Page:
18. All the decisions have lost their efficacy in view of the above referred decisions of Supreme Court in : 4SCR377 and of this Court in : AIR1963Guj1 . A full Bench of Madras High Court has rejecting the above view in Venkatranga v. Chinna Seethamma, AIR 1941 Mad 440 (FB). this and other decision rejecting the above view need not be discussed here in view of the exhaustive treatment of the subject made by this Court in Ganchi Laxmichand's case, AIR 1963 Guj (supra). In this last named case Bhagwari, J. (as the then was) has considered the Scheme of Order 21, rules 22 and 23 along with the provisions contained in Section 47 and 2(2), C. P. C. and has concluded that where a judgment debtors does not appear in answer to the notice under O. 21, R. 22 Civil Procedure Code to show cause why by the decree should not be executed against him,. Order 21, R. 23 provides that the Code shall order the decree to be executed. Such an order, being a determination of a question within Section 47 amounts to a decree within the meaning of Section 2(2), Civil Procedure Code and therefore, if such a decree become final, the judgment-debtors cannot be permitted to contended any subsequent stage of execution proceeding that the order was not rightly made. It is further held in this case that if the order under Order 21, Rule 23 can operate as res judicata in regard to the contentions urged at the hearing of the notice under Order 21, rule 22, that order must equally operate as constructive res judicata in regard to the contentions which might and ought to have been urged against the execution of the decree in opposition which might and ought to have been urged against the execution of the decree in opposition to the notice under Order 21, rule 22. Equally must be order under Order 21, Rule 23 operate as constructive res judicata if the person again whom the decree is sought to be execute does not appear in answer to the notice under Order 21, rule 22 and the order directing the decree to be executed is, there, made by the court. This decision is thus a complete answer to the question whether the Principe of constructive res judicata can be applied to those execution application wherein, at a prior stage, the court had no occasion to give 'actual' decision on the disputes subsequently raised, or where the prior execution has not 'fructified' . In : 4SCR377 (supra) even the Supreme Court has taken the same view.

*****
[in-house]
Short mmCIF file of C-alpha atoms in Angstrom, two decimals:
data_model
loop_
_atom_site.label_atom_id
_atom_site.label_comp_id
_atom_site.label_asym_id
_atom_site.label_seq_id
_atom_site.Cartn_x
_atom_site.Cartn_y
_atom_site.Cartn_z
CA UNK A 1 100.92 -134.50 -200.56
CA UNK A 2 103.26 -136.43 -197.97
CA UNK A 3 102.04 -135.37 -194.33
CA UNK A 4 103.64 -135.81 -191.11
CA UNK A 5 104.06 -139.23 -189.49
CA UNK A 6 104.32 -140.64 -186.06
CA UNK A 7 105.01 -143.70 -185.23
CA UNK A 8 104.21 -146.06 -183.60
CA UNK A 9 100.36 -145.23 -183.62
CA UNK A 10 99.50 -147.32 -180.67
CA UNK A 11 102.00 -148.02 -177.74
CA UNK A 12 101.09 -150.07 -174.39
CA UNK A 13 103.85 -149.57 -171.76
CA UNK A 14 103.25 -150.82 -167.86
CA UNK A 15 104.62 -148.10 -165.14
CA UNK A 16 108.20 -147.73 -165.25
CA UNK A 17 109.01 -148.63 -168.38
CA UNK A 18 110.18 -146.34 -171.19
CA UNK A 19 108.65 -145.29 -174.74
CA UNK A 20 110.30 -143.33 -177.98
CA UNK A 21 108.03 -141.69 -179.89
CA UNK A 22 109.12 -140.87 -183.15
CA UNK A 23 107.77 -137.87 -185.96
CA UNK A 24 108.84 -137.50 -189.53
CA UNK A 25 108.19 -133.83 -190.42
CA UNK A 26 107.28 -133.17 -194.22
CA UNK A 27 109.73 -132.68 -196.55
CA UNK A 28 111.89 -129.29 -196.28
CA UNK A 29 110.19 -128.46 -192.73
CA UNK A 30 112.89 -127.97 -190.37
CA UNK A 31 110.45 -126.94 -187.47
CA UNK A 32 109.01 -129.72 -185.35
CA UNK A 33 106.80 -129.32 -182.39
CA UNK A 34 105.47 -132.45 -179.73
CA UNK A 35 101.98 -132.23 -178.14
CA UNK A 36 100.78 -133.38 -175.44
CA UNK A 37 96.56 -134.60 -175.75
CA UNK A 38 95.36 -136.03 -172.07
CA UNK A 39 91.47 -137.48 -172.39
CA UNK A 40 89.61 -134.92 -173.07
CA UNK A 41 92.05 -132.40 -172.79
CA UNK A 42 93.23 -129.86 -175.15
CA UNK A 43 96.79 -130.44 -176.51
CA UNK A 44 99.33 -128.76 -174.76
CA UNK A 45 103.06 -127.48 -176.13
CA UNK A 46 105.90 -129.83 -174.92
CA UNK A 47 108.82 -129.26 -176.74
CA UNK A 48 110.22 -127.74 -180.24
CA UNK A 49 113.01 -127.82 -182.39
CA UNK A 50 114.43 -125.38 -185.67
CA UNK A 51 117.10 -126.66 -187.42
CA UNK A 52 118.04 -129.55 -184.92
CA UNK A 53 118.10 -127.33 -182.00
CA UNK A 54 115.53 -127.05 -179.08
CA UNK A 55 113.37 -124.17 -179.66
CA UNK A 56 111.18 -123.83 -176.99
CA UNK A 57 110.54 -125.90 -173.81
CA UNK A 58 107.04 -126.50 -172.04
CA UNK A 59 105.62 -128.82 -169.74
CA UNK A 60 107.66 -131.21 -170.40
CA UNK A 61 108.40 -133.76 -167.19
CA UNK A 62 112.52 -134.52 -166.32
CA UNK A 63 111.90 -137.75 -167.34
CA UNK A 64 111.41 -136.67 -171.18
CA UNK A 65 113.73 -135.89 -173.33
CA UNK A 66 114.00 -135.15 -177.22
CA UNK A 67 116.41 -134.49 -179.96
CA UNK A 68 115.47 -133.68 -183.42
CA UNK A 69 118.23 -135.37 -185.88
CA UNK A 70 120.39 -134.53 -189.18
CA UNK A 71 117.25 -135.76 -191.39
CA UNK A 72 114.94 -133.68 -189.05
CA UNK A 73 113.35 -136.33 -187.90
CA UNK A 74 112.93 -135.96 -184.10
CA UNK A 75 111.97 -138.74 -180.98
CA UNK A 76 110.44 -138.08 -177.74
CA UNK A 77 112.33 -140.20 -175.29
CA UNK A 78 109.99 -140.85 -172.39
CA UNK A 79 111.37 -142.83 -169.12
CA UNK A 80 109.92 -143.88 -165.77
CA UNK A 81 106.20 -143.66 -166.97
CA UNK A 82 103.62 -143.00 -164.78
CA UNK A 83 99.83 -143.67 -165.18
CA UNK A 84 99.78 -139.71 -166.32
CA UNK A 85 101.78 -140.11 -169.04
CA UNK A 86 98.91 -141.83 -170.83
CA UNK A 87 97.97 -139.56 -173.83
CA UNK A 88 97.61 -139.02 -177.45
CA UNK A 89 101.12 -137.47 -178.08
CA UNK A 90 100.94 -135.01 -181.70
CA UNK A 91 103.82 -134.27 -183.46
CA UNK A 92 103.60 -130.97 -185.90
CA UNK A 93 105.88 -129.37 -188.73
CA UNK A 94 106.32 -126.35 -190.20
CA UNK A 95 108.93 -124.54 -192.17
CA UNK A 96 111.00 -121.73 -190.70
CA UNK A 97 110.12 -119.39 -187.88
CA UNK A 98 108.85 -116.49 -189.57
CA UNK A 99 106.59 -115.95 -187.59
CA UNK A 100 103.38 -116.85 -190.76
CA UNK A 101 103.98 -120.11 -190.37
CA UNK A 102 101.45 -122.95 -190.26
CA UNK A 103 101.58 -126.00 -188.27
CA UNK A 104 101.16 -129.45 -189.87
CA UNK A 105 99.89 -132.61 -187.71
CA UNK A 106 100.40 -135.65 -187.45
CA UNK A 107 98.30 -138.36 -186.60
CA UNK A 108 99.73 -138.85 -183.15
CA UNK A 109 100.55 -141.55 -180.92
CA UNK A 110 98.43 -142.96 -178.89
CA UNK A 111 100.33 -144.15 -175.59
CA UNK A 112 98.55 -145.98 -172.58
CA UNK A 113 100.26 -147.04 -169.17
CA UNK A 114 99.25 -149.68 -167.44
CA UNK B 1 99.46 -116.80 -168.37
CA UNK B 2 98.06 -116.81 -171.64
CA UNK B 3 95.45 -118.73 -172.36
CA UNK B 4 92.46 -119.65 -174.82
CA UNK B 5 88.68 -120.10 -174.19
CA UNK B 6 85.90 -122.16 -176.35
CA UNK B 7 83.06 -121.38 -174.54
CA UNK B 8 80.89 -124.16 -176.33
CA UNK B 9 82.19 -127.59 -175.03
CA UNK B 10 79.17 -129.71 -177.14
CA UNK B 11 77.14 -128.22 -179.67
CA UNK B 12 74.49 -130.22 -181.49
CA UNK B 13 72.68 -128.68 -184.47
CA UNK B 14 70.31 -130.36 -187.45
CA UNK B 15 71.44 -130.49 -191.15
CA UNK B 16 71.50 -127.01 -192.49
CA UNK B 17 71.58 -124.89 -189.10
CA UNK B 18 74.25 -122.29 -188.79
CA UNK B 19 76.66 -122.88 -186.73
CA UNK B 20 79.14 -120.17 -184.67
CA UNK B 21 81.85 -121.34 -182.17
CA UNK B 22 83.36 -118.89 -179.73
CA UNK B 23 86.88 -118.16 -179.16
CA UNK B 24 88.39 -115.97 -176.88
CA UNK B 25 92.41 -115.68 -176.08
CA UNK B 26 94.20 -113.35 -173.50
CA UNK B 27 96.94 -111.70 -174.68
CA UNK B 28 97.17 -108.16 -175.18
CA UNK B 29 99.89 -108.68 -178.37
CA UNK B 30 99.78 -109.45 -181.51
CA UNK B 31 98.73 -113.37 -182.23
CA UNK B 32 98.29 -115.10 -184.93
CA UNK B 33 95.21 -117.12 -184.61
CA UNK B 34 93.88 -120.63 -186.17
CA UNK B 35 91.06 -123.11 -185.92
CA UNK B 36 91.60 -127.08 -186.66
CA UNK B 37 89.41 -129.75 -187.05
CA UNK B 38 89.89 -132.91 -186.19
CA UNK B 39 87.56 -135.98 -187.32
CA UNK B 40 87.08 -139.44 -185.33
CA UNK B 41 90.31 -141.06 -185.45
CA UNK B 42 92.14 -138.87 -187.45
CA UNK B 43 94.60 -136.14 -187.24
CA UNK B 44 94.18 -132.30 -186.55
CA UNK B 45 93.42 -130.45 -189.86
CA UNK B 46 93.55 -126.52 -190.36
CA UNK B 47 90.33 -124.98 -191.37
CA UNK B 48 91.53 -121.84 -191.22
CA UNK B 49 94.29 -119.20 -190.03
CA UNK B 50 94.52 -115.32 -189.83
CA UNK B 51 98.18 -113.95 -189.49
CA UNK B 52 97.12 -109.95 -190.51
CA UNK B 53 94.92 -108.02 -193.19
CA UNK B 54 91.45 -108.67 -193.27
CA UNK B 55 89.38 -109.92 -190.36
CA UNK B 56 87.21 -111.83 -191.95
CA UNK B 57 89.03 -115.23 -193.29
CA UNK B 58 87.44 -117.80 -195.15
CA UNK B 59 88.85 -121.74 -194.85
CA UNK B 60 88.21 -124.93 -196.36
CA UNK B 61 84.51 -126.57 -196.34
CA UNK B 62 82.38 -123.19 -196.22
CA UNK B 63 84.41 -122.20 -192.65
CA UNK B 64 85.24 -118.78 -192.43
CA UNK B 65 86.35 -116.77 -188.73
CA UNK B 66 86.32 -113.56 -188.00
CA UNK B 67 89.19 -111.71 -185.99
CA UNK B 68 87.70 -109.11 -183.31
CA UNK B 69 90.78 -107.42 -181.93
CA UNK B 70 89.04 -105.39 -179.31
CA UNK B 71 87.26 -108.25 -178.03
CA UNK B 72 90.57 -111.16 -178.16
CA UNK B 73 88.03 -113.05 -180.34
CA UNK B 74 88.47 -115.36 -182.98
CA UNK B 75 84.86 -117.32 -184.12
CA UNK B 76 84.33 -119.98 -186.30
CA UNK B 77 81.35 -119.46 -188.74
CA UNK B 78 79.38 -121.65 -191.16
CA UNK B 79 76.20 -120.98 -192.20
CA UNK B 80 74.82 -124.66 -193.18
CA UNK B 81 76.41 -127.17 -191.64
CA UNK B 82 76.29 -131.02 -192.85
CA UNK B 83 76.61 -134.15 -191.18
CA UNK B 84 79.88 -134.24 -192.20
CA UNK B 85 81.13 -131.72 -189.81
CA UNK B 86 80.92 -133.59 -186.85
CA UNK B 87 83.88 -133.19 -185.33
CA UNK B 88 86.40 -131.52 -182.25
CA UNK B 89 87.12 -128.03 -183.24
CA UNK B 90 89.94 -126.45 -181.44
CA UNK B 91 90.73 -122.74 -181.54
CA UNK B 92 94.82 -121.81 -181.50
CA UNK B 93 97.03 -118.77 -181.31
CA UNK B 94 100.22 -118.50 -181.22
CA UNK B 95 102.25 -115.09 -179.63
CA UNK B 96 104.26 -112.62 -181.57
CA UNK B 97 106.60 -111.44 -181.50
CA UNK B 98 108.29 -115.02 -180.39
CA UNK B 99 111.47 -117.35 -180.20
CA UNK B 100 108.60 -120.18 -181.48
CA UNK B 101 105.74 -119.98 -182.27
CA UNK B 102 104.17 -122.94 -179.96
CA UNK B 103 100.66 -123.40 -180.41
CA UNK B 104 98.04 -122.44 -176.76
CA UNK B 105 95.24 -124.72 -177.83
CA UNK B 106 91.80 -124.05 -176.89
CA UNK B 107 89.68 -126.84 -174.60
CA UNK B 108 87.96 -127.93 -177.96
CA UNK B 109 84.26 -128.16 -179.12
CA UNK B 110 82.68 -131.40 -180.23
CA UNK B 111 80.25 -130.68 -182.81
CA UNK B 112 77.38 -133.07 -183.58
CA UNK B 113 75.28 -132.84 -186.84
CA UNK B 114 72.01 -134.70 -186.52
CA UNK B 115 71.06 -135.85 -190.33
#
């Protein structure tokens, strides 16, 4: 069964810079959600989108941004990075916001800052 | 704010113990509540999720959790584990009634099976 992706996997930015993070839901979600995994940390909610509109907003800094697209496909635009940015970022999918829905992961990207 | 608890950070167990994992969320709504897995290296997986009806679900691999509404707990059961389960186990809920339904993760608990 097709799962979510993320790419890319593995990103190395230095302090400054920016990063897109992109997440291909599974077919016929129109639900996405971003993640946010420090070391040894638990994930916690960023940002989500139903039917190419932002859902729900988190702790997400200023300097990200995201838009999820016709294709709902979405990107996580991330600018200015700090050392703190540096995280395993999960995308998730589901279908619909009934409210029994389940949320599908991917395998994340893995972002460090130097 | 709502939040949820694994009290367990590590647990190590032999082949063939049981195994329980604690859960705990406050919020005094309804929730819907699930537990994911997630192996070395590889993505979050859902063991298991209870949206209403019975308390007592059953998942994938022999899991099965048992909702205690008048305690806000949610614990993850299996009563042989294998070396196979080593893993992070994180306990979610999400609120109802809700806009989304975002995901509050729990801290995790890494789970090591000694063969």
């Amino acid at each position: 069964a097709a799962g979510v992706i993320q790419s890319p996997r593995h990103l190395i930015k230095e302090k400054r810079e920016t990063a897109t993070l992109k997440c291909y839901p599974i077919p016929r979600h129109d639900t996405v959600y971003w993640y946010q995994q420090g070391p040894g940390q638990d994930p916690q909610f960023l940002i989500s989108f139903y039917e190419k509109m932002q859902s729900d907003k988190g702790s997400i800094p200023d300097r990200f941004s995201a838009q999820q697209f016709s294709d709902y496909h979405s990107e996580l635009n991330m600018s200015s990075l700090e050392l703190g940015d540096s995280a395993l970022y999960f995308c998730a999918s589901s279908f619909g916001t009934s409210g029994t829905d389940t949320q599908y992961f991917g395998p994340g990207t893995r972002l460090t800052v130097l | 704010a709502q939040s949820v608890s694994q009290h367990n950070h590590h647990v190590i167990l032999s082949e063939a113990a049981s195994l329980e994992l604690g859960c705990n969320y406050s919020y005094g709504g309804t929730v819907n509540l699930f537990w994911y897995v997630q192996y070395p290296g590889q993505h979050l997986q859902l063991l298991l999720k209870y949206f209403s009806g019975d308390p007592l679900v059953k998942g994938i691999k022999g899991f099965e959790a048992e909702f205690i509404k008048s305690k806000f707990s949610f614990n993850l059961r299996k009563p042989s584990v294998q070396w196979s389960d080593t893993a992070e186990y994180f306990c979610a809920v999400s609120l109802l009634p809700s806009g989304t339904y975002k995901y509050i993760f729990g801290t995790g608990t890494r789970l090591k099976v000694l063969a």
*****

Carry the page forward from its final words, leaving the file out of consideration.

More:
19. Shri Shah, arguing on behalf of the respondents-judgment-debtors, however, contended that this Court should refuse to apply the principle of constrictive res judicata to the present case on the ground that there was total lack of inherent jurisdiction in the High Court of Bombay to entertain and to proceed with the proviso execution and therefore, to transfer the decree for exception to any other court. I find that even this contention of Shri shah should be rejected in view of the decision given by the Supreme Court in the above referred case of : 4SCR377 . This very argument has been considered and rejected by the Supreme Court in that case. At this stage it would be necessary to stage shortly a few facts of that case. The decree sought to be executed in that case was passed by the High Court of Calcutta on its original side on 12-6-1931. The High Court transferred the said decree for execution to Asansol Court where decree-holder application for execution was dismissed for default on 11-3-1932. Thereupon the Asansol Court seen to the High Court what in form purported to be certificate under Section 41, Civil Procedure Code. The said Court however, did not return the certified copy of the decree and other documents transferred to it by the High Court. ON 24-11-1932 the decree-holder filed another petition for execution of the decreeing Asansol Court. during the course of this second execution, some properties of the judgment-debtor was put to sale to public auction and were purchased by the decree-holder. The sale was subsequently set aside. The properties were gain soled in public auction and again it was set aside. There was third sale which was confirmed. Thereafter the judgment-debtors raised a contention by filing an application under Section 47 and 151, Civil Procedure code that certificate sent by Asansol Court in 1932 at the end of the first execution application was in substance a certificate under Section 41, Civil Procedure Code and, therefore, after sending that certificate, the Asansol Court cased to have jurisdiction to entertain second execution application as there was not fresh transmission of the decree of the High Court to that Courts. Such as objection was not raised by the Judgment debtors at any stage of the second petition for execution.